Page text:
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U.S. same-sex couples who marry in Canada face challenges in divorcing
By Elaine Wiltshire

November 13 2009 issue

[Jeremy Bruneel /]
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The phrase “till death do us part” has taken on a very literal meaning for same-sex couples seeking to end their marriage.

Many same-sex couples from the U.S. travel to Canada to get married, but what happens when the honeymoon’s over and forever is just too long? Couples who live in states that do not recognize same-sex marriage are also living in states that do not recognize same-sex divorce.

“It would be a nullity in law, because they don’t recognize [same-sex couples] to be married — so of course they won’t divorce them,” says barbara findlay, a B.C. lawyer whose practice focuses on human rights and family law. “In other words, if [the state] recognizes them [as married] for the purpose of divorce, they’d have to recognize them for the purpose of everything else and they don’t want to do that.”

But heading back to Canada to obtain a divorce is not as simple as it sounds. In Canada, the Divorce Act states that one of the spouses must have been “ordinarily resident in the province for at least one year immediately preceding the commencement of the proceeding.”

“That means having more than just a mailing address,” explains findlay. “It means having a personal presence according to case law, and that turns out to mean that for people who contracted a marriage here that don’t live in Canada, they are effectively denied a divorce.”

To make matters more complicated, even if one spouse is willing to reside in Canada for the requisite period of time, they are subject to visa requirements. An American citizen can usually enter Canada and stay for six months without a visa, but after six month must apply for an extension. In most circumstances, visitors to Canada are also not allowed to work.

“So unless they happen to be very wealthy and have nothing better to do with their time than to hang out in Canada for a year, they really can’t get a divorce here,” says findlay. In other words, they are stuck in a divorce catch-22.

“It’s an example of inequality,” says Evan Wolfson, executive director of Freedom to Marry, an American coalition committed to winning and keeping the freedom to marry for same-gender couples, and the author of Why Marriage Matters. “The denial of divorce and access to the rules and protections of divorce is a glaring example of how cruel and harmful the gay exception is.”

From a legal perspective, one of the protections built into the marriage contract is a set of rules and a system to dissolve the marriage, Wolfson points out, “and gay people need those protections the same as non-gay people do.”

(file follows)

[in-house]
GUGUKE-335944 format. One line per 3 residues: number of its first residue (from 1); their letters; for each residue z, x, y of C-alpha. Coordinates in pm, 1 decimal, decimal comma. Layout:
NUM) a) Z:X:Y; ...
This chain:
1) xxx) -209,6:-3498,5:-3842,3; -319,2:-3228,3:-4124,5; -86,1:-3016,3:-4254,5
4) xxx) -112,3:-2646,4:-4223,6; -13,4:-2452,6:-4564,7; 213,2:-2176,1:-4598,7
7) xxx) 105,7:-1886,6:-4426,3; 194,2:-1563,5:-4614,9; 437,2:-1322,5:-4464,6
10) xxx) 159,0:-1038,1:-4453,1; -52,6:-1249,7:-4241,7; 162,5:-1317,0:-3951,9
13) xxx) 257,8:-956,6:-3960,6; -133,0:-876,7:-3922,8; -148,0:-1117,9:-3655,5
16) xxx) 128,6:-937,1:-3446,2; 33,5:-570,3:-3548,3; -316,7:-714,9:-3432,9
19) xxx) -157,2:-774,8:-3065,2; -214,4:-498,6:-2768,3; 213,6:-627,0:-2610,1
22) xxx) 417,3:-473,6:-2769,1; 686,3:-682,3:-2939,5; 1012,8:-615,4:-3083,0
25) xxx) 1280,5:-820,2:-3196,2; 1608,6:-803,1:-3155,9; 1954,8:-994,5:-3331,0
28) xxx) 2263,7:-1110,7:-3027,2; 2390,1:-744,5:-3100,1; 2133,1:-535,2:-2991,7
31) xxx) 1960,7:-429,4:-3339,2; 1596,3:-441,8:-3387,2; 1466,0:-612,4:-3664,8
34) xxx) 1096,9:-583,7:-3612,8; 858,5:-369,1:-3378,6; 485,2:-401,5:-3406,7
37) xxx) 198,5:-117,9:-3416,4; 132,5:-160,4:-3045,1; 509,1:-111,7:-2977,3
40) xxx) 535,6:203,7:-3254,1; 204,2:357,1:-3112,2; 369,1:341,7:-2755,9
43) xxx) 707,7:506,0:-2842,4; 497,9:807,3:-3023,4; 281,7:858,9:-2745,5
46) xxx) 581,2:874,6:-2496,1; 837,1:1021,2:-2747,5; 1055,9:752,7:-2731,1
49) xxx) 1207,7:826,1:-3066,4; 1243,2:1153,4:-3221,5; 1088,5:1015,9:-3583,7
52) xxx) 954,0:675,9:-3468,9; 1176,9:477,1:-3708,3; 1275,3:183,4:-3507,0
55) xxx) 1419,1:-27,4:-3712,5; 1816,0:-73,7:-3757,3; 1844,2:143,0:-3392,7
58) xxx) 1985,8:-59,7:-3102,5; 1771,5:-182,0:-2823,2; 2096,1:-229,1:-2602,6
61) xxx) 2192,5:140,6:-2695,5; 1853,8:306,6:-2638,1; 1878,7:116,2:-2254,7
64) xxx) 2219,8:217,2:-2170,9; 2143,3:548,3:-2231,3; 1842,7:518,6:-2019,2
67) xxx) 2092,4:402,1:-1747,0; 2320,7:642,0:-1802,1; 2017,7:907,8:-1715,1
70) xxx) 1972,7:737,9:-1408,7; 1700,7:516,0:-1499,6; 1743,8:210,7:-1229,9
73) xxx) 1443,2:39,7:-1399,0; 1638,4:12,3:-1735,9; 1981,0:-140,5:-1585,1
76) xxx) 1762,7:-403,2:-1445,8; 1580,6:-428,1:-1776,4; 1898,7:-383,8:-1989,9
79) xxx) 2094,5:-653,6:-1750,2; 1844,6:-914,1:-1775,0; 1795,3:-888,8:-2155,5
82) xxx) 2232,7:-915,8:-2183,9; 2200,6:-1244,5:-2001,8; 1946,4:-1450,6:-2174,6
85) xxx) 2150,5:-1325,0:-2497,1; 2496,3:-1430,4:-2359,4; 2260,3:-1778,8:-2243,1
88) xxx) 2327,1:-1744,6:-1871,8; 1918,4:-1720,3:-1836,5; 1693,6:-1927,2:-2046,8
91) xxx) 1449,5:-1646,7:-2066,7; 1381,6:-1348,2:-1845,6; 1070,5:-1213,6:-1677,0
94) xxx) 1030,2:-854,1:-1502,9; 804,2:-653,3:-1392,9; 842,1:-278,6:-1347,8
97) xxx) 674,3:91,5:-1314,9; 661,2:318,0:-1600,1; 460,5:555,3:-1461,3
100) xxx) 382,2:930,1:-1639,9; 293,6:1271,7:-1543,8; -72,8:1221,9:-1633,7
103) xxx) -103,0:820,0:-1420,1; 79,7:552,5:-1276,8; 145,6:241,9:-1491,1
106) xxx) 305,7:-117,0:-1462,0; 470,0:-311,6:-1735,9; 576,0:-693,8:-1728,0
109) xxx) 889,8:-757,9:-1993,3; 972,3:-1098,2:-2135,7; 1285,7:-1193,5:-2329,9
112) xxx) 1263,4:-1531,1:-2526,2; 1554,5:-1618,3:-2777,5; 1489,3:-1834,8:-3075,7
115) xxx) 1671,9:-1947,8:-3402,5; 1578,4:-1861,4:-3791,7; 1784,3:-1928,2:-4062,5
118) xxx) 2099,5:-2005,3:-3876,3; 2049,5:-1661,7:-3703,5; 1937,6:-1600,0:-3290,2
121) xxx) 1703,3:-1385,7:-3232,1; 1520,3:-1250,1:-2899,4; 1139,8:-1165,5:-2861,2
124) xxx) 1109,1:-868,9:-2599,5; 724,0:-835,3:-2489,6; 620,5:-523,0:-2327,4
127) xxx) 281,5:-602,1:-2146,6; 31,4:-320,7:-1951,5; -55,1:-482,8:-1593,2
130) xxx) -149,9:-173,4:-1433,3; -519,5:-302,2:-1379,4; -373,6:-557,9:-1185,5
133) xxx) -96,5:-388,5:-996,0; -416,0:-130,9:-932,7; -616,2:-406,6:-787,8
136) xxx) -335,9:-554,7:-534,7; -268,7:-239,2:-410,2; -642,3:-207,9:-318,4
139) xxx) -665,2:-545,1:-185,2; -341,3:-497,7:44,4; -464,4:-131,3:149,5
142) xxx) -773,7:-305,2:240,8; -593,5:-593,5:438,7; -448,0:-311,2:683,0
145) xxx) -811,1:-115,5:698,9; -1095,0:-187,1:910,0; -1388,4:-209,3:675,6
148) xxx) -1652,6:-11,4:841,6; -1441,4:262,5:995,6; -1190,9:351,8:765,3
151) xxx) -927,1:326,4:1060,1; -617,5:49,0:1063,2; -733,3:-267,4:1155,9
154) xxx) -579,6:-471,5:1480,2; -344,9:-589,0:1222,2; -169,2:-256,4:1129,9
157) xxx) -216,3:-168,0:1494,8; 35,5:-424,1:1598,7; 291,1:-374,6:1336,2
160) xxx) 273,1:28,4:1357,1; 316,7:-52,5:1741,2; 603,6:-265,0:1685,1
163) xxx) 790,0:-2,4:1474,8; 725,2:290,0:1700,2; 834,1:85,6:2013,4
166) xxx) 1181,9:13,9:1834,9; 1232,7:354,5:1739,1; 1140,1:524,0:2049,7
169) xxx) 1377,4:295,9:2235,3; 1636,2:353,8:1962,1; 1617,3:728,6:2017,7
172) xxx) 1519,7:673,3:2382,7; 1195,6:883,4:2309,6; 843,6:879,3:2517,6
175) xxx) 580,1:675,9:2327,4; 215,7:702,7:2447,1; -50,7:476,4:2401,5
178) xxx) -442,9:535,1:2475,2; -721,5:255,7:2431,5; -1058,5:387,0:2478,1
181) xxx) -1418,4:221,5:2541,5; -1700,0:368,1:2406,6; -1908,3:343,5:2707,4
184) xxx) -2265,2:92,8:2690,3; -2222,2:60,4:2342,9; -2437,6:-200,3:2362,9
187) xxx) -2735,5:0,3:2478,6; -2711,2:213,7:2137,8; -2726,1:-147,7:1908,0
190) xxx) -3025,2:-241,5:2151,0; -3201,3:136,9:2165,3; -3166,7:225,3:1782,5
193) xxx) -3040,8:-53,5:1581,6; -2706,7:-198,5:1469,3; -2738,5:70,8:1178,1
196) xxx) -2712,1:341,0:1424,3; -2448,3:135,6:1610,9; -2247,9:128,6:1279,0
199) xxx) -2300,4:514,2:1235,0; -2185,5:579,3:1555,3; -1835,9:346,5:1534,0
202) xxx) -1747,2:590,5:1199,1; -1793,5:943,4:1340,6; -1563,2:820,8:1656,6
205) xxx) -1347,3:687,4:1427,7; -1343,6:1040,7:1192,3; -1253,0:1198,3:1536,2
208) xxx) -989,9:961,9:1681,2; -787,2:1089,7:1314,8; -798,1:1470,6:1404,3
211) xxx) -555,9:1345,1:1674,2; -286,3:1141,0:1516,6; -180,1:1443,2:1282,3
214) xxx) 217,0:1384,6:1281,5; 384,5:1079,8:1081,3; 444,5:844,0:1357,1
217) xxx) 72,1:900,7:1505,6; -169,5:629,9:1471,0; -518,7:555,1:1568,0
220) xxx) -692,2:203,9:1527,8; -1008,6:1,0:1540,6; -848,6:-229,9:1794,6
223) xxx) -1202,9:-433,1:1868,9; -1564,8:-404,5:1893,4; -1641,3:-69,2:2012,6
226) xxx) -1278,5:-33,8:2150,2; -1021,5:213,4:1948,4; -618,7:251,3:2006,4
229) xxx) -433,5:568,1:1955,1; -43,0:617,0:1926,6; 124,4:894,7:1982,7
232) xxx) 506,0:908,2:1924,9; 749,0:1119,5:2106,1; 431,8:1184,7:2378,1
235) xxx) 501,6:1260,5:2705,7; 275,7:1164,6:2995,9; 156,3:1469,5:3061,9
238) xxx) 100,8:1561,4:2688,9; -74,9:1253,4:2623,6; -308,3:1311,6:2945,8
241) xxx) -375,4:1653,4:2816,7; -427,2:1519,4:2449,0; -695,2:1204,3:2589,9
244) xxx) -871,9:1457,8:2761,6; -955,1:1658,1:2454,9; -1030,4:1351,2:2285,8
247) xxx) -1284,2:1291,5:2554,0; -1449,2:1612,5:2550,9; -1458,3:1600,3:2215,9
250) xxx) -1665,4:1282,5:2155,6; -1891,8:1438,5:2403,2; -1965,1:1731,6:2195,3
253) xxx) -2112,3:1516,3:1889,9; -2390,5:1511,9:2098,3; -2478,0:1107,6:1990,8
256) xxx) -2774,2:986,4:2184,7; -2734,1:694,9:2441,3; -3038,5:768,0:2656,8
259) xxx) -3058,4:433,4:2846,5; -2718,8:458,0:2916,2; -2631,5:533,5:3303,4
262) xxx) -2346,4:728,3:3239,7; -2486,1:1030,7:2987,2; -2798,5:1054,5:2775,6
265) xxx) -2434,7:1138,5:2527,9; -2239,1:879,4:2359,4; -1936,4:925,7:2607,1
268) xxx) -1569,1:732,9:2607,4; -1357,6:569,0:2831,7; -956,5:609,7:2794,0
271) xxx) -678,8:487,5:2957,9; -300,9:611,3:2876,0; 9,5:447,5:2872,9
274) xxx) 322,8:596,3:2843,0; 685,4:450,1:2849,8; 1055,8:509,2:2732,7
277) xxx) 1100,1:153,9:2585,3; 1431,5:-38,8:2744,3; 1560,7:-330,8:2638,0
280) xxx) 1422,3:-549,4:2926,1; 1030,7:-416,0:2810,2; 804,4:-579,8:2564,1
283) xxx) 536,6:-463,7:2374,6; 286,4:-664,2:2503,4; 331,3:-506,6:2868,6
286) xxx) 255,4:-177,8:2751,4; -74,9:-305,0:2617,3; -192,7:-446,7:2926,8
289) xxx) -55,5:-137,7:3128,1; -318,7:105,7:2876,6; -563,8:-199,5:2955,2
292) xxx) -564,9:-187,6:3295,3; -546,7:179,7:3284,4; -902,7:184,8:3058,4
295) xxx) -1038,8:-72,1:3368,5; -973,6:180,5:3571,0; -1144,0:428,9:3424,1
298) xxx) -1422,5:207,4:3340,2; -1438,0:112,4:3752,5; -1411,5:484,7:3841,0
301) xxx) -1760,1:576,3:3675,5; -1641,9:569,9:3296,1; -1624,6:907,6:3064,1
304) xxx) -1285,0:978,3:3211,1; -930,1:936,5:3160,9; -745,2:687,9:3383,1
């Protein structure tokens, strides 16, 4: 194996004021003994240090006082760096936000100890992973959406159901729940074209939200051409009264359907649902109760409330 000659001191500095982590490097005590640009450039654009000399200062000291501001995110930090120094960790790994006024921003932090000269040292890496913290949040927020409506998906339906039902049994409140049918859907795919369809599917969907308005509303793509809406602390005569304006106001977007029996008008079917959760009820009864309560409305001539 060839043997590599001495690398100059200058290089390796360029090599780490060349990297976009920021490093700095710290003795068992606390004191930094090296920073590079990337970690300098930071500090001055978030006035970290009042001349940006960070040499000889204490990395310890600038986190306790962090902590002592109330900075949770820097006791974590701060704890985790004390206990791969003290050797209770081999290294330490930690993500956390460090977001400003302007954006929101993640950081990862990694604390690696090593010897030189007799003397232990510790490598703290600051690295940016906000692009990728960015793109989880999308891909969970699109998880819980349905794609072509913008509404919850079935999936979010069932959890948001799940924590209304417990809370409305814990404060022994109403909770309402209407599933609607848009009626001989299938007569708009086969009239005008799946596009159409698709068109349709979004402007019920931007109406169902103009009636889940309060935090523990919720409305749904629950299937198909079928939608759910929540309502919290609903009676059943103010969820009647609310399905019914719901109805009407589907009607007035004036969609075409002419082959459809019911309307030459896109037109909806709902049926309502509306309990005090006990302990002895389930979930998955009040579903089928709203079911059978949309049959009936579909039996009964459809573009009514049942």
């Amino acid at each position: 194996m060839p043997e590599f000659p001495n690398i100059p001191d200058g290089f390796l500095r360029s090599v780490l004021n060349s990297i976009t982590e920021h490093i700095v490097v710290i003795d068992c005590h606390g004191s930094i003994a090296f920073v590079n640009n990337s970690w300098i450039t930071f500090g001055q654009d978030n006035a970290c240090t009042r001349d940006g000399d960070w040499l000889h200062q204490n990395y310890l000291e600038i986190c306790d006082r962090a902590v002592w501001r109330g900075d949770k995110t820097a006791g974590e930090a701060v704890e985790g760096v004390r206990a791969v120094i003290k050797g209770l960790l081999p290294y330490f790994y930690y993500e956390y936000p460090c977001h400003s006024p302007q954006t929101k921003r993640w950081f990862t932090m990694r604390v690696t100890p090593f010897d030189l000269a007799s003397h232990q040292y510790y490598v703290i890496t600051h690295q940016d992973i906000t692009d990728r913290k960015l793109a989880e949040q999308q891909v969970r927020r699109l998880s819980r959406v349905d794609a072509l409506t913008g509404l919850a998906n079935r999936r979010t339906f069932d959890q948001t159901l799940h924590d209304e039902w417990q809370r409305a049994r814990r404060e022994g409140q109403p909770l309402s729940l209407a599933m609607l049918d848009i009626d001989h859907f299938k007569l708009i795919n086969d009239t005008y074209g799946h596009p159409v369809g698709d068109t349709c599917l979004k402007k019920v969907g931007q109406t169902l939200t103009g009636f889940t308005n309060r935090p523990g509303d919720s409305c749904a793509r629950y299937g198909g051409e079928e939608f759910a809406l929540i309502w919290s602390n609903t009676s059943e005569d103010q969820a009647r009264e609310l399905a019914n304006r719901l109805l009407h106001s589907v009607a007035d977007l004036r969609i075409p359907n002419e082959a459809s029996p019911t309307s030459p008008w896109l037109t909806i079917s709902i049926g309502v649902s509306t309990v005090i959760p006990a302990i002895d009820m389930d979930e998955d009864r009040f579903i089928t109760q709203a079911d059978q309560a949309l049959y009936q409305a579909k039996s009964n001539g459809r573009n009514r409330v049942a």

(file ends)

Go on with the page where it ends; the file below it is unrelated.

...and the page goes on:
The problem is really a two-fold issue involving both Canada and the U.S. and encompasses broader social mores.

Canada’s residency requirement stems from Canada’s ambivalence about divorce, says findlay. “The amendments to the Divorce Act which happened in 1968 and 1985 were very controversial, because people said it would then make it then possible to get divorced for just any reason at all — something that was regarded as a bad thing.”

And although there was a general agreement at the time that ending a marriage by divorce was acceptable if one spouse was abusive or committing adultery, “there was no agreement that a person ought to be able to end their marriage just if they wanted to,” she continues.

But this issue really resides in the U.S. and the fact that the majority of the states do not provide any protections for gay couples.

According to information provided by Freedom to Marry, while 40 percent of the U.S. population live in a state that provides protection for these couples, only 14 percent live in a state that grants gay marriages or honours out-of-state gay marriages.

The problem is “caused by the discriminatory patchwork [of rules] that many people have to navigate across national borders, as well as from state to state,” says Wolfson.

Although both Wolfson and findlay agree that Canada is not to blame for this state of divorce limbo, Canada could be taking steps to make couples aware of these potential complications. “I think Canada’s ability to address this quickly is probably greater than our ability here in the United States to solve it across the board in the short-term,” says Wolfson. But “the real answer lies down here and that’s to stop discriminating and to catch up with Canada.”

Findlay agrees, stating that Canada seems to be falling short in terms of taking responsibility for these couples, but that real change will come with the legalization of same-sex marriage across all states.

“The resolution that I hope for is that the states that currently don’t recognize same-sex marriage will be urged or compelled to do so — that will mean that the problem will go away,” she says. “In the meantime, Canada should be up front and let people know when they apply for a marriage licence what’s involved in ending the marriage.”

Wolfson is quick to point out that several states are taking the steps necessary towards equality, which he says is “great in the grand arc of social justice,” but “it doesn’t help some of the people who need help right away.”

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